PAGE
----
VIRIDITAS: GREENING OF THE SOUL
Interviewed by Sister Malia Dominica Wong, OP
Catholic Herald of Hawaii
Obedience. Pray. Commitment. Accomplishment. These have characterized my life in the ministry. Obedience comes first in my life, because I only go where I have been assigned as a religious. In Hawaii alone, I served at Holy Cross School in Kalaheo, Kauai; at the Saint-Jean-Baptiste school in Kalihi; and at St. Elizabeth School in Aiea. Fulfillment comes as a product of what I do.
I’ve never really had a hard time adjusting to a new place, whether it’s Hawaii or the continental United States. As I have never been assigned to ministry in the Philippines, I have no experience there to compare with my experiences in education here. I taught for 16 years in Hawaii and was a principal for 34 years. There have been challenges, but I feel fulfilled in my ministry. There was always the support of the sisters as well as the administration. It was accompanied by a lot of prayers.
When the going gets really tough, I turn to silent prayer. This type of prayer can enlighten the mind, enlighten the heart. Silent prayer is talking to God in your heart and listening. Listening is very important. I like going to the chapel when no one else is there just to be alone with God. But silent prayer can be done anywhere – in my bedroom, when I’m walking, or even while driving.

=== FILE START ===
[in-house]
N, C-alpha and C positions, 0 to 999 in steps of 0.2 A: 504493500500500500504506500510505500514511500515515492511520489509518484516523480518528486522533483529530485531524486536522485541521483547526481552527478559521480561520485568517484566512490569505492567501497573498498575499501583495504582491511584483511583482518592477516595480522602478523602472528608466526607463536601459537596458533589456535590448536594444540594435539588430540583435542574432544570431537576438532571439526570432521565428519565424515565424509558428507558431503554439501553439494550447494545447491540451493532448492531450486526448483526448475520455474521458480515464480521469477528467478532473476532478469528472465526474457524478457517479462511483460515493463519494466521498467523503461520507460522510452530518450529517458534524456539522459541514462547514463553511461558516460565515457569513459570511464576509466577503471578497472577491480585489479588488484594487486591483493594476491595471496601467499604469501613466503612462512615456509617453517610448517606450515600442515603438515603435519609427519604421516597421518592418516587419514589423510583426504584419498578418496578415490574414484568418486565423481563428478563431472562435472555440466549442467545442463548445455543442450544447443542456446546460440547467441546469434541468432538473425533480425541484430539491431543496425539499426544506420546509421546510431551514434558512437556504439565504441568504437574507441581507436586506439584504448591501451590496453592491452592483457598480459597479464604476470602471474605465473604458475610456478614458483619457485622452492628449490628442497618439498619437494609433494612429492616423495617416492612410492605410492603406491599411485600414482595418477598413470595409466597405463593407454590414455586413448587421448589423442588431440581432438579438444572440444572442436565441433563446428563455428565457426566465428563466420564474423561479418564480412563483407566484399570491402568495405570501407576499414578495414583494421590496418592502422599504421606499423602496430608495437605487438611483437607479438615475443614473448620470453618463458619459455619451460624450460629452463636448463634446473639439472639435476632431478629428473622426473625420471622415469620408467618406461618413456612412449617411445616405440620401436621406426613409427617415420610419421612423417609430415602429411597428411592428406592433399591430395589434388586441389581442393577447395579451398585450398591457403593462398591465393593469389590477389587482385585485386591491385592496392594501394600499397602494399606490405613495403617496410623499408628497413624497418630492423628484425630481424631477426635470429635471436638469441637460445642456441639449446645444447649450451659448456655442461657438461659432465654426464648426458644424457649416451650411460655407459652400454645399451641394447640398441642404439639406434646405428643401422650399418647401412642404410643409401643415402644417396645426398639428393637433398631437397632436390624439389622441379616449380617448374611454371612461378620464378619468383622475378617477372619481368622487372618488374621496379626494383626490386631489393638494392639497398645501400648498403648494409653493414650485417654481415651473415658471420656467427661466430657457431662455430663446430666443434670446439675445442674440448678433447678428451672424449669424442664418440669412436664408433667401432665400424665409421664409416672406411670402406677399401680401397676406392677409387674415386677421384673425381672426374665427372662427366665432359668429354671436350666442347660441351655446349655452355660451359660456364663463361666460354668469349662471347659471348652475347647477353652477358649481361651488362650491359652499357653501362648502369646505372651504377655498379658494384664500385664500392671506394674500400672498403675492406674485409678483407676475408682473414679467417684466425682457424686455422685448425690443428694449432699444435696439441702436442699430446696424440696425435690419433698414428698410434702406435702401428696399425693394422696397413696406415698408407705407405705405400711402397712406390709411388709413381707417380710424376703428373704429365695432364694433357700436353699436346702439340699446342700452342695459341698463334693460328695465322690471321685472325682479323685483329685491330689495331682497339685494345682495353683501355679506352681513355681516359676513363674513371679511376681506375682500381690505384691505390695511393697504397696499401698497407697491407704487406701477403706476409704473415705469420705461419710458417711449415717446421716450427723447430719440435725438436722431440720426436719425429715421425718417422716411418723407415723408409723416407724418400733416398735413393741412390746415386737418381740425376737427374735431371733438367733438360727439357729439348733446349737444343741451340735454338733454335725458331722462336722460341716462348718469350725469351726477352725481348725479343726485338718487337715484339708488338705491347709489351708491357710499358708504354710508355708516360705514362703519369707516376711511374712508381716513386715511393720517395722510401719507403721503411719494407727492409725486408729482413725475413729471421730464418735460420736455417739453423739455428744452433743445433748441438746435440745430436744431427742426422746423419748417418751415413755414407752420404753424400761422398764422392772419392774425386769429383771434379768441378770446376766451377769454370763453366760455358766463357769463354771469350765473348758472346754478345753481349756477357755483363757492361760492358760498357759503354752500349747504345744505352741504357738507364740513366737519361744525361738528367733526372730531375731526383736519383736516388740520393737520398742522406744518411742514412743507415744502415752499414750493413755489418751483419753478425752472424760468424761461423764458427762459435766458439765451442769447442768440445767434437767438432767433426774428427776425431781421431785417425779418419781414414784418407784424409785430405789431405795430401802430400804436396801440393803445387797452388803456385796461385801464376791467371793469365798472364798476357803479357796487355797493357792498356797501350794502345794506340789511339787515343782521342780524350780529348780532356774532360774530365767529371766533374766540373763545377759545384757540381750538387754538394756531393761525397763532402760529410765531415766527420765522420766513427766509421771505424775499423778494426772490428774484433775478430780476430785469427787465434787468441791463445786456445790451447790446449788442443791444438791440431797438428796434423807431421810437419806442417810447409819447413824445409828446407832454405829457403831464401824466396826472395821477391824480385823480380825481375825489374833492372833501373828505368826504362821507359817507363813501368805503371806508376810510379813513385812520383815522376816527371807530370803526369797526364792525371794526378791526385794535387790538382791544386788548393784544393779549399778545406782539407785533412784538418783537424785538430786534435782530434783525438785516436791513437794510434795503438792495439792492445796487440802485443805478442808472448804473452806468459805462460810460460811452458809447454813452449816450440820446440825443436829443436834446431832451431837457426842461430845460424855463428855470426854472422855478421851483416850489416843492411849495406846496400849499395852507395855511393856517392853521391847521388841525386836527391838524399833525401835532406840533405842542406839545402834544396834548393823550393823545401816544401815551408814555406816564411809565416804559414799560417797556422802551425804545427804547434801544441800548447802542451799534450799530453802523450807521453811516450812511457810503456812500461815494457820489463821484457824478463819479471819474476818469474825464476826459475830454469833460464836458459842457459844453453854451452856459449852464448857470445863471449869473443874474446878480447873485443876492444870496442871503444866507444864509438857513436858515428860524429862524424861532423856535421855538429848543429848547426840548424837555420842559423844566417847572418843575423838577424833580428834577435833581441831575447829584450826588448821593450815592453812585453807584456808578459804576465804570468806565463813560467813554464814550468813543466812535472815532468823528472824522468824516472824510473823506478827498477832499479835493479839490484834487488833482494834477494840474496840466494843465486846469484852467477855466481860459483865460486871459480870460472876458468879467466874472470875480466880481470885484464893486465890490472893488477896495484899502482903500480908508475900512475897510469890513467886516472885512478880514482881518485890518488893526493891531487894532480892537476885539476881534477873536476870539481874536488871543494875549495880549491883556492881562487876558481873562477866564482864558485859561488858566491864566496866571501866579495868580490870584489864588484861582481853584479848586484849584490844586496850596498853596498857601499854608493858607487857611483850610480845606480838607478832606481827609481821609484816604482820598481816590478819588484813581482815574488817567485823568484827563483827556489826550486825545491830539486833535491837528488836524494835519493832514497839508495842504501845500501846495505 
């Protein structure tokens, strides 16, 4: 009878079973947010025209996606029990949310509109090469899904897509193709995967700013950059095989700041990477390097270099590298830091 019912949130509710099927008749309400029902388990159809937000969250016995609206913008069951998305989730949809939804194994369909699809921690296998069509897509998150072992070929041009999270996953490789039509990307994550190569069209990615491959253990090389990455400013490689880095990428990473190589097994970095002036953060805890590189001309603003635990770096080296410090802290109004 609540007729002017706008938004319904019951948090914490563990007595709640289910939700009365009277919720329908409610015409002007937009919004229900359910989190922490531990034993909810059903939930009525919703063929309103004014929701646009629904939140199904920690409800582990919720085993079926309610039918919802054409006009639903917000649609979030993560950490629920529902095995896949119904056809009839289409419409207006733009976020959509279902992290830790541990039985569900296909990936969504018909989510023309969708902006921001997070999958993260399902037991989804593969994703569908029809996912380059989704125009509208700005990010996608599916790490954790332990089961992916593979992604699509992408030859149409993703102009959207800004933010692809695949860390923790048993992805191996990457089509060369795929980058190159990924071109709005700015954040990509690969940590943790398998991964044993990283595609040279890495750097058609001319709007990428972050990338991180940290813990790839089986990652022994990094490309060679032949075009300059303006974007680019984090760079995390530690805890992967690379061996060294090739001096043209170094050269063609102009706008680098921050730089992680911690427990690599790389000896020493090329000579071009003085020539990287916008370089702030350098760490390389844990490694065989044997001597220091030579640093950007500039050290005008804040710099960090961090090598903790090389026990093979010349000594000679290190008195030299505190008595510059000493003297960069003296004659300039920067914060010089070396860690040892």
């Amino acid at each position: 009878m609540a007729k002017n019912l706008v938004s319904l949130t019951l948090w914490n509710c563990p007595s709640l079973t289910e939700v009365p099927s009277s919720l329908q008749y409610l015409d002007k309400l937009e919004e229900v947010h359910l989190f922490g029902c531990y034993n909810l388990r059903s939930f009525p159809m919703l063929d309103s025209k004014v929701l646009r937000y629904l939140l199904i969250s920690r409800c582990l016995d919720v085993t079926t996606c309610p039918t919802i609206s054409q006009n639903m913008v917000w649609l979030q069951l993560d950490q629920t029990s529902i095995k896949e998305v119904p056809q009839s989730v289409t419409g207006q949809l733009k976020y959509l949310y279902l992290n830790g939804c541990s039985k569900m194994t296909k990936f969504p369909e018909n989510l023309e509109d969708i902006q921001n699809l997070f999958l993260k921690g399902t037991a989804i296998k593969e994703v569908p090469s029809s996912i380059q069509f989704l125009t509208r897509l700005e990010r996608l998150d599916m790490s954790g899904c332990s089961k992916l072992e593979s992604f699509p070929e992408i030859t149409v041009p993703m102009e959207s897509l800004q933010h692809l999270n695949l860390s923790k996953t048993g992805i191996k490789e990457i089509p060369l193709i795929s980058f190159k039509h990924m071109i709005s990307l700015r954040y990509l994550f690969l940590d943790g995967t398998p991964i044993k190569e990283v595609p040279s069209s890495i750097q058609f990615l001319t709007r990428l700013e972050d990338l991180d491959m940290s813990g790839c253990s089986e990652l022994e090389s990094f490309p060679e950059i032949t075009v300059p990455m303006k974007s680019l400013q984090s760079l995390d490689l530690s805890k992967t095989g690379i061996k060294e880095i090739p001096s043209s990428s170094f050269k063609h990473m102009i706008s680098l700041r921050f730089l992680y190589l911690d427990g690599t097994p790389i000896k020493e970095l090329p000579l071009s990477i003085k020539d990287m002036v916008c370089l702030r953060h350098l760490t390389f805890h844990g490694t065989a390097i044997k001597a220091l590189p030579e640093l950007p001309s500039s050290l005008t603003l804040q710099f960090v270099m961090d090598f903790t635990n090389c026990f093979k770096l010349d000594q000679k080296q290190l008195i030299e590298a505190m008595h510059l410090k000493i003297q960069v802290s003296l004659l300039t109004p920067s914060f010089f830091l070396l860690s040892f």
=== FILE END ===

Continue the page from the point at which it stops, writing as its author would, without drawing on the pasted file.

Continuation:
Sometimes I use music, like instrumental music, to inspire. Other times I might read some scripture. I really like the reflections in the author’s books Sister Joyce Rupp, OSM I also like reading the writings of Saint Catherine of Siena. But sometimes his writing is too hard for me to understand. When this happens, I stop reading and focus only on one word of the passage I read. I then contemplate on that single word.
Contemplation and meditation are very important to me in discerning what I am doing.
Where can I find time for silent prayer? There is time in the evening, before going to sleep. There is also time during daily meditation. But I especially like to pray early in the morning. I wake up at 4 a.m., an hour before the community prays together at 5 a.m.
To the people of Hawaii, although I have been away for a while, keep up your aloha spirit. I like the meaning of the word aloha like “love” and “welcome”. Continue to be welcoming. Continue to love your neighbor. And continue to love this beautiful land, these beautiful islands of Hawaii.
Sister M. Leonarda Montealto is a Dominican Sister of the Most Holy Rosary of the Philippines. She is the sixth of eight children in her family, including a priest, Father Socrates Montealto, who died last year. She is 56 years old in profession. His next ministry is that of facility manager for Arch Memory Care in Houston, Texas, a facility for 16 residents.